When Gain Capital first opened for business in 1999, the Bedminster, N.J.-based company was practically alone in its field, providing direct retail access to the global foreign exchange market for as many as 100 customers a day. Today - with competition from the likes of FXall, Currenex and Lava Trading - Gain Capital routinely processes hundreds of thousands of trades for thousands of customers a day.
The firm has grown to a 400-employee global online organization with several trading platforms, reaching traders in more than 140 countries who transact nearly $250 billion each month. The privately held company does not routinely report revenue but disclosed annual revenue of approximately $200 million in its 2008 IPO filing with the SEC.
According to CIO Andrew Haines, Gain Capital faces what can be described as a "good problem to have" - how to retain the innovation, speed and enthusiasm of an Internet start-up, while overlaying the reliability, robustness and process optimization of a full-scale financial firm? This is the challenge that occupies Haines, and the journey toward solving the problem, he relates, is happening along two investment tracks: technology and people/process.
Building a Solid Technology Foundation
As a start-up at the height of the Internet boom, having the ability to handle 100 customers logged in concurrently and perform 1,000 trades a day was considered "phenomenal," remarks Haines, who joined Gain Capital in 2005. But as the company's trade volume and corresponding revenue grew 80 percent per year, he says, it became clear that he would be spending a lot of time beefing up the software and hardware supporting the operation.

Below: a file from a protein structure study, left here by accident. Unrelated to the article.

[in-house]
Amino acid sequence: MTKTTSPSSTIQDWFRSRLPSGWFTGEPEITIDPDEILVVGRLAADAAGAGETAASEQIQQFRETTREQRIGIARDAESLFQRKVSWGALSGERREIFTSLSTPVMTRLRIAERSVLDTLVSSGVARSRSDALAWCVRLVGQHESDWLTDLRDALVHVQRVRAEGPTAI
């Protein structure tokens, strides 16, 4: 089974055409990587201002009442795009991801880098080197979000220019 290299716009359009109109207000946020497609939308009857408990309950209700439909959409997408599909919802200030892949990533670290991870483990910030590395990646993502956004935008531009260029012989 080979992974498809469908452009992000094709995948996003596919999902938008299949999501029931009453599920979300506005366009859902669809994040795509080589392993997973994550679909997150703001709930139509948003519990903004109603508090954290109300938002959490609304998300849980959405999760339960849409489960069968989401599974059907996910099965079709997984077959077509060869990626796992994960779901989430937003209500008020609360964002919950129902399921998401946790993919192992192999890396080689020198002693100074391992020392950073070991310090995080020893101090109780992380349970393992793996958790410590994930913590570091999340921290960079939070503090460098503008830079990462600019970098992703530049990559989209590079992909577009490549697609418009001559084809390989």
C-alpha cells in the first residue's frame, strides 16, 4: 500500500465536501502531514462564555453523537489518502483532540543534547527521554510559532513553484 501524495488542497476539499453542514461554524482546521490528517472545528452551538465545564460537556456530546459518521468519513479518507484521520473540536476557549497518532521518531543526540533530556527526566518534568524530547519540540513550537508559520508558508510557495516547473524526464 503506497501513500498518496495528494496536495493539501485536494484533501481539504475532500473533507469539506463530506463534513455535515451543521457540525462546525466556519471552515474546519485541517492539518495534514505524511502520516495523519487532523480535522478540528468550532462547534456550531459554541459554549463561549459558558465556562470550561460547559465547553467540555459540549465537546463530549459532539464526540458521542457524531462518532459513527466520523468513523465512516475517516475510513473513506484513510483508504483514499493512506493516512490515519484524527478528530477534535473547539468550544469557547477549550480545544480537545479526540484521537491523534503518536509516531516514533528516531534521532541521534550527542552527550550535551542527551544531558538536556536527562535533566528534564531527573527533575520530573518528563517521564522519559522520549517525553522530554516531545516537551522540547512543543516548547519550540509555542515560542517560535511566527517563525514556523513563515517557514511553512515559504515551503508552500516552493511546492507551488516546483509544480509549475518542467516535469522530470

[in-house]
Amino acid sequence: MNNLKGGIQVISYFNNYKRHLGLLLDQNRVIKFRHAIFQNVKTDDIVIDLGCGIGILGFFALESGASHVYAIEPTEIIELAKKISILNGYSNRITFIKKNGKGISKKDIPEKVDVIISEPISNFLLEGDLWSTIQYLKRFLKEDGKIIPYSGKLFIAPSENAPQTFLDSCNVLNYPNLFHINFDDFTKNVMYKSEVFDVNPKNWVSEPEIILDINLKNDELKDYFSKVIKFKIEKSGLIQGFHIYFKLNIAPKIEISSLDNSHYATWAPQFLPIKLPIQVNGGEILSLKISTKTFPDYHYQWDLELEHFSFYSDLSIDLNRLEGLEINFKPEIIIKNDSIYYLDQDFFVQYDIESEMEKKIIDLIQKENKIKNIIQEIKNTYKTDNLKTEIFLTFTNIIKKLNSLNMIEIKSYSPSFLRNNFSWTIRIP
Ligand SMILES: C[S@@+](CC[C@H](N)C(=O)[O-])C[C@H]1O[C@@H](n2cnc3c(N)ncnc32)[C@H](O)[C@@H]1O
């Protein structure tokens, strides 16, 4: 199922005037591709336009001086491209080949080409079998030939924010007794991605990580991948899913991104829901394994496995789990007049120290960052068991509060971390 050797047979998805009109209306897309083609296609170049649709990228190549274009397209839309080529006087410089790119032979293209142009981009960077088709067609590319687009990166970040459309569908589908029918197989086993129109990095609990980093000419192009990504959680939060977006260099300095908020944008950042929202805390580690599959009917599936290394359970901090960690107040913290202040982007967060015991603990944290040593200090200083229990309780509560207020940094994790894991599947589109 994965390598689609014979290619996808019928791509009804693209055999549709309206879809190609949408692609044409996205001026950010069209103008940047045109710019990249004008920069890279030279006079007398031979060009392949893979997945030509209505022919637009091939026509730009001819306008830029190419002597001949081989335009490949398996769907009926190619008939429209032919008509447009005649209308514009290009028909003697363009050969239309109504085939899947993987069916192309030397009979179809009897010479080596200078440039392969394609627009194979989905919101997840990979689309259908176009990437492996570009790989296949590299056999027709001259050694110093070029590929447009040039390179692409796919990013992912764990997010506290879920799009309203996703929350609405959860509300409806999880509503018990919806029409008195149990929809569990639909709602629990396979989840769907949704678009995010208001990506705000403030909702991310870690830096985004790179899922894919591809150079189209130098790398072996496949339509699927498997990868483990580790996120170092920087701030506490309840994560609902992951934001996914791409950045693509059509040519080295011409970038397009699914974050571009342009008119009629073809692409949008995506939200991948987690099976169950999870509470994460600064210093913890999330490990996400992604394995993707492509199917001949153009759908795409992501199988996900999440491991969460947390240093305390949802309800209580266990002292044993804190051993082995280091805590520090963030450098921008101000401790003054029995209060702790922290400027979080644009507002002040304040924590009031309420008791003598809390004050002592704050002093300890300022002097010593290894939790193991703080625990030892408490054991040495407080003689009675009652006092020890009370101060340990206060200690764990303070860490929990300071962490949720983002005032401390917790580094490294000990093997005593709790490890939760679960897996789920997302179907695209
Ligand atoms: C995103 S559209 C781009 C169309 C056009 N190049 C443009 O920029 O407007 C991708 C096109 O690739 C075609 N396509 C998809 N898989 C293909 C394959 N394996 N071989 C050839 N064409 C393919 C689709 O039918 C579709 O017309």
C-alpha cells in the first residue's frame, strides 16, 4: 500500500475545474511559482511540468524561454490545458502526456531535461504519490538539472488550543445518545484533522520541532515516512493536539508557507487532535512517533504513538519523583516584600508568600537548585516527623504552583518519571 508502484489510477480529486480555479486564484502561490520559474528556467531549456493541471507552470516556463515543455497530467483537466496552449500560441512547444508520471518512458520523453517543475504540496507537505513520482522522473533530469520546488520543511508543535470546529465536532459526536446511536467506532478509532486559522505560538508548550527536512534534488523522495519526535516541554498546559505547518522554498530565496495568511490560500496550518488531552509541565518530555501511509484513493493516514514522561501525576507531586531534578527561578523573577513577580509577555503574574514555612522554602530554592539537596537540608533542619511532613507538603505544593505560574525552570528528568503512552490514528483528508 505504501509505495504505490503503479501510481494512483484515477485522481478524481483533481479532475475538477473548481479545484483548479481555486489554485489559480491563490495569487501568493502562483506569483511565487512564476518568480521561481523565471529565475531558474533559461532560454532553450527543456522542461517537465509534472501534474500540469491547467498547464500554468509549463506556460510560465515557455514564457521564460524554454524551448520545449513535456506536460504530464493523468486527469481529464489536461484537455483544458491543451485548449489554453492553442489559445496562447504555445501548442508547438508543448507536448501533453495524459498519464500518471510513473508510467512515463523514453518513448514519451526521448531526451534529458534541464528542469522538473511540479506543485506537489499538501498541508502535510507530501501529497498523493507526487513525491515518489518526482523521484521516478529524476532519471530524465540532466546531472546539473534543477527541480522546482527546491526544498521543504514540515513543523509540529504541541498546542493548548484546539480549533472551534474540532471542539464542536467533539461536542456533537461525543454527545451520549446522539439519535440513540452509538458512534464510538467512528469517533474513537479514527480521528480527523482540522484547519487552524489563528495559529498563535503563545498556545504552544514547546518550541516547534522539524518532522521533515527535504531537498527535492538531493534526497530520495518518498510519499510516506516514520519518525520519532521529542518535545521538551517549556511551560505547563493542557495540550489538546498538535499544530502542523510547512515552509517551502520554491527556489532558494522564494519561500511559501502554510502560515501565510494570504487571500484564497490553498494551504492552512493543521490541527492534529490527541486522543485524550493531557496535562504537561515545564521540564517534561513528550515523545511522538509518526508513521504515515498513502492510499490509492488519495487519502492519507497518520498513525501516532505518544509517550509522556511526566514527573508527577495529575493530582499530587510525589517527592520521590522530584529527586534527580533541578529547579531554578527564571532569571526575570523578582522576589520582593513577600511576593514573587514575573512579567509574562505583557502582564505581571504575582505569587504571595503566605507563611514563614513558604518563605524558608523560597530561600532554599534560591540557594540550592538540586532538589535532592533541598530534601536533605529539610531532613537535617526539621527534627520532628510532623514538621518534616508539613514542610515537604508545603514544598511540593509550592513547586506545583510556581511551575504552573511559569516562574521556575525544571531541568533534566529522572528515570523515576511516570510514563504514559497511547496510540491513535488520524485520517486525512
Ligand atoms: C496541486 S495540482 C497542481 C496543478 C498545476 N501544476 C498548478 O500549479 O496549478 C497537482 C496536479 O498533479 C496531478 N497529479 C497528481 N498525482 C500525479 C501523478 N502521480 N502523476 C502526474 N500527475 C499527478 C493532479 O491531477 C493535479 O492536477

"You can always throw more hardware at it - that gives you a 20 percent improvement," Haines says. "But I needed a twentyfold improvement."
According to Haines, one of his most significant moves, completed in early 2009, was to implement an enterprise messaging system (EMS) bus from Tibco Software. The bus has vastly improved the firm's ability to operate smoothly during spikes - such as economic events that can drive 30 percent of the firm's volume for a day in the span of two minutes - as well as to develop new products, he reports. To compete against the biggest firms on Wall Street, Haines also directed the company's move from "10 servers in a closet" to a distributed network that shares real estate at top-tier third-party hosting centers, which facilitates faster connections and calculations, he says.
In addition, Haines has driven Gain Capital's delve into complex event processing. CEP typically is a hardware-based, low-latency solution that processes many events occurring across multiple layers of an organization, identifying the most meaningful events within the event cloud, analyzing their impact and taking subsequent action in real time. In late 2009 Haines hitched a CEP platform from StreamBase to the Tibco bus, which then links to the firm's matching engines and web servers. The CEP system, he asserts, has wide implications for the firm.
"We needed a solid foundation before searching for enlightenment," Haines says, referring to the firm's investment in CEP and the EMS. Using CEP has resulted in faster development cycles, tighter foreign exchange spreads and better market making, he reports. But it also will help Gain with many internal improvements that are not as obvious to customers, including real-time risk management, profit-and-loss reporting, position management and information security, he adds.
"Going forward, I see a lot of potential in using CEP for real-time analytics," Haines comments. "Foreign exchange is a 24x5 business. If we can [implement computing power that lets us] know every second how we are doing, we can take that model and apply it across all of our disciplines. And we can apply real-time analytics to our entire operations - not just trading." CEP also can help Gain provide better customer service, Haines contends, including detecting fraudulent activity and progressing anomaly reports to live compliance officers, a process that can take weeks using conventional auditing techniques, he says.
The Right People Driving the Right Processes